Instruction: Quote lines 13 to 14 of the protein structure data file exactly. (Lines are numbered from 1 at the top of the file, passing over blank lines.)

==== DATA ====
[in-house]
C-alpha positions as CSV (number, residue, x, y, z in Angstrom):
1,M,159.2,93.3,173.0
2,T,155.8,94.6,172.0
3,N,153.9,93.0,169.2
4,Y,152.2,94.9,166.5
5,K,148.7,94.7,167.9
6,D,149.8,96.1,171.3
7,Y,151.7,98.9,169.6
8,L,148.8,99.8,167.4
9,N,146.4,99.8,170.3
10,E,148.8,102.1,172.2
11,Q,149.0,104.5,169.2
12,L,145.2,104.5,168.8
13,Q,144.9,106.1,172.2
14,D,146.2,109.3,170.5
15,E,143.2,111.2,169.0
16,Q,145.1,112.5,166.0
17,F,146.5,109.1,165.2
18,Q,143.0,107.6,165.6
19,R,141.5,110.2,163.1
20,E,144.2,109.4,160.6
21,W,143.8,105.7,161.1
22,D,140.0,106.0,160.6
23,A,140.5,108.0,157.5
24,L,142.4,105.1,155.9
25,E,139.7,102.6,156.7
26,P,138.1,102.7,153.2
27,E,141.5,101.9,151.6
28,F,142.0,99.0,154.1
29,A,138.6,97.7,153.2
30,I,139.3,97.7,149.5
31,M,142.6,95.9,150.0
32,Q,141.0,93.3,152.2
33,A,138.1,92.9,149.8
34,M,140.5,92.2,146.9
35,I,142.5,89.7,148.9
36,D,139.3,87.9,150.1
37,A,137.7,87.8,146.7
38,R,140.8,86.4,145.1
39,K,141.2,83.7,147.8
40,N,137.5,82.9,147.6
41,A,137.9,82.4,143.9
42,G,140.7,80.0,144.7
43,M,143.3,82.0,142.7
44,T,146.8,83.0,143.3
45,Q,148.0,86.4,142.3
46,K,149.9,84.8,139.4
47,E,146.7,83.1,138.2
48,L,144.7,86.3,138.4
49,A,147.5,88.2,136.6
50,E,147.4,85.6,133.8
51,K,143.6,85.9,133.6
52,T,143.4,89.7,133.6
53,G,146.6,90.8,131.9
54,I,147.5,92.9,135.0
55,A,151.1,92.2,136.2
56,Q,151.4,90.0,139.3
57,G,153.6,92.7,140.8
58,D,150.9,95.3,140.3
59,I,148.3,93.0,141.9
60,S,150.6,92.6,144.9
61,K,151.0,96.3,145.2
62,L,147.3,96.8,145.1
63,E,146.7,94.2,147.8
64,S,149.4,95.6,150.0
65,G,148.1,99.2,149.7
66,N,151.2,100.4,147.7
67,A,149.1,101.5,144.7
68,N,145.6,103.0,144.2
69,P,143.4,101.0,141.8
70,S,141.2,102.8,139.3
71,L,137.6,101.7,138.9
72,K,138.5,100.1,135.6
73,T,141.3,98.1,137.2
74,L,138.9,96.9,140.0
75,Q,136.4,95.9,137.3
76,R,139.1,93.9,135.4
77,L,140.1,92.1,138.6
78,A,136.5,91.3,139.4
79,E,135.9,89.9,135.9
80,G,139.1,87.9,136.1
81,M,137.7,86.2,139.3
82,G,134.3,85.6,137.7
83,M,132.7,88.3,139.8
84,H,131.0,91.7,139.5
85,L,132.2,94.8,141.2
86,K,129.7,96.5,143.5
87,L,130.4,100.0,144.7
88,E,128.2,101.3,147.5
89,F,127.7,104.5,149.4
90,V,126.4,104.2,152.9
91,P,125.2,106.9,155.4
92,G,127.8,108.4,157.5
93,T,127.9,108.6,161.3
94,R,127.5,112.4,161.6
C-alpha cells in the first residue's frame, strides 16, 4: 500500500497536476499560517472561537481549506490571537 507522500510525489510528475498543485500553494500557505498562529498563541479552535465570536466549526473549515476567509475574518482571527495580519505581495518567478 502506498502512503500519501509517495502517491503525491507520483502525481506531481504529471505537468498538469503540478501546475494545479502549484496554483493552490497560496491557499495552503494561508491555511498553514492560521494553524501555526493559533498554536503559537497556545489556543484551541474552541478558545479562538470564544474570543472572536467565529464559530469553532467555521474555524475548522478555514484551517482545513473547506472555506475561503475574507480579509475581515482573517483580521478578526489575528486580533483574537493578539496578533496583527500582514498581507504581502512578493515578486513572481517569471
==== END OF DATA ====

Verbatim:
11,Q,149.0,104.5,169.2
12,L,145.2,104.5,168.8